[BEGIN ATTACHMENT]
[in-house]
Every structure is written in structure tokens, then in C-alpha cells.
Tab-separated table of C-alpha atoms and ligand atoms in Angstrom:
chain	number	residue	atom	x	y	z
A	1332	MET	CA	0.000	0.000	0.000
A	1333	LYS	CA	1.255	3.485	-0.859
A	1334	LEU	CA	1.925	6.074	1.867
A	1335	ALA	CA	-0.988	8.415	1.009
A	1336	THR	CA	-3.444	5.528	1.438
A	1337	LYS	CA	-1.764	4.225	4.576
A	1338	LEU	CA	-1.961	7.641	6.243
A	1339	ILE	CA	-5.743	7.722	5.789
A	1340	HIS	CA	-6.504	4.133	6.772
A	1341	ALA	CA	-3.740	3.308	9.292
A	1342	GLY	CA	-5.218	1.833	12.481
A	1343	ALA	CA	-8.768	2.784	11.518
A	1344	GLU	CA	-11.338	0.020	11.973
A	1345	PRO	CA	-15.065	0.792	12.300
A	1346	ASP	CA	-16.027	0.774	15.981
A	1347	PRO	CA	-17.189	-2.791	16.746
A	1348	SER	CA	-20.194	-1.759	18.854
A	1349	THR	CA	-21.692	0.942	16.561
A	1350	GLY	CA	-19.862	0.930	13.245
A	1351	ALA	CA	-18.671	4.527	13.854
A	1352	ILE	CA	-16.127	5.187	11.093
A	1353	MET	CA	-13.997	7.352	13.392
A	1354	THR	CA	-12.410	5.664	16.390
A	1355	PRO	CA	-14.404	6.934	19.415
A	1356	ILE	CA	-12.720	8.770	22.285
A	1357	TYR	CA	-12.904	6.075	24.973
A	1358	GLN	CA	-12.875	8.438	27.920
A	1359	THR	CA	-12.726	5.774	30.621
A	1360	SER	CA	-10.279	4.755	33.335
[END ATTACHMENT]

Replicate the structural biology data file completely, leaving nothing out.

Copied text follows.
[in-house]
Every structure is written in structure tokens, then in C-alpha cells.
Tab-separated table of C-alpha atoms and ligand atoms in Angstrom:
chain	number	residue	atom	x	y	z
A	1332	MET	CA	0.000	0.000	0.000
A	1333	LYS	CA	1.255	3.485	-0.859
A	1334	LEU	CA	1.925	6.074	1.867
A	1335	ALA	CA	-0.988	8.415	1.009
A	1336	THR	CA	-3.444	5.528	1.438
A	1337	LYS	CA	-1.764	4.225	4.576
A	1338	LEU	CA	-1.961	7.641	6.243
A	1339	ILE	CA	-5.743	7.722	5.789
A	1340	HIS	CA	-6.504	4.133	6.772
A	1341	ALA	CA	-3.740	3.308	9.292
A	1342	GLY	CA	-5.218	1.833	12.481
A	1343	ALA	CA	-8.768	2.784	11.518
A	1344	GLU	CA	-11.338	0.020	11.973
A	1345	PRO	CA	-15.065	0.792	12.300
A	1346	ASP	CA	-16.027	0.774	15.981
A	1347	PRO	CA	-17.189	-2.791	16.746
A	1348	SER	CA	-20.194	-1.759	18.854
A	1349	THR	CA	-21.692	0.942	16.561
A	1350	GLY	CA	-19.862	0.930	13.245
A	1351	ALA	CA	-18.671	4.527	13.854
A	1352	ILE	CA	-16.127	5.187	11.093
A	1353	MET	CA	-13.997	7.352	13.392
A	1354	THR	CA	-12.410	5.664	16.390
A	1355	PRO	CA	-14.404	6.934	19.415
A	1356	ILE	CA	-12.720	8.770	22.285
A	1357	TYR	CA	-12.904	6.075	24.973
A	1358	GLN	CA	-12.875	8.438	27.920
A	1359	THR	CA	-12.726	5.774	30.621
A	1360	SER	CA	-10.279	4.755	33.335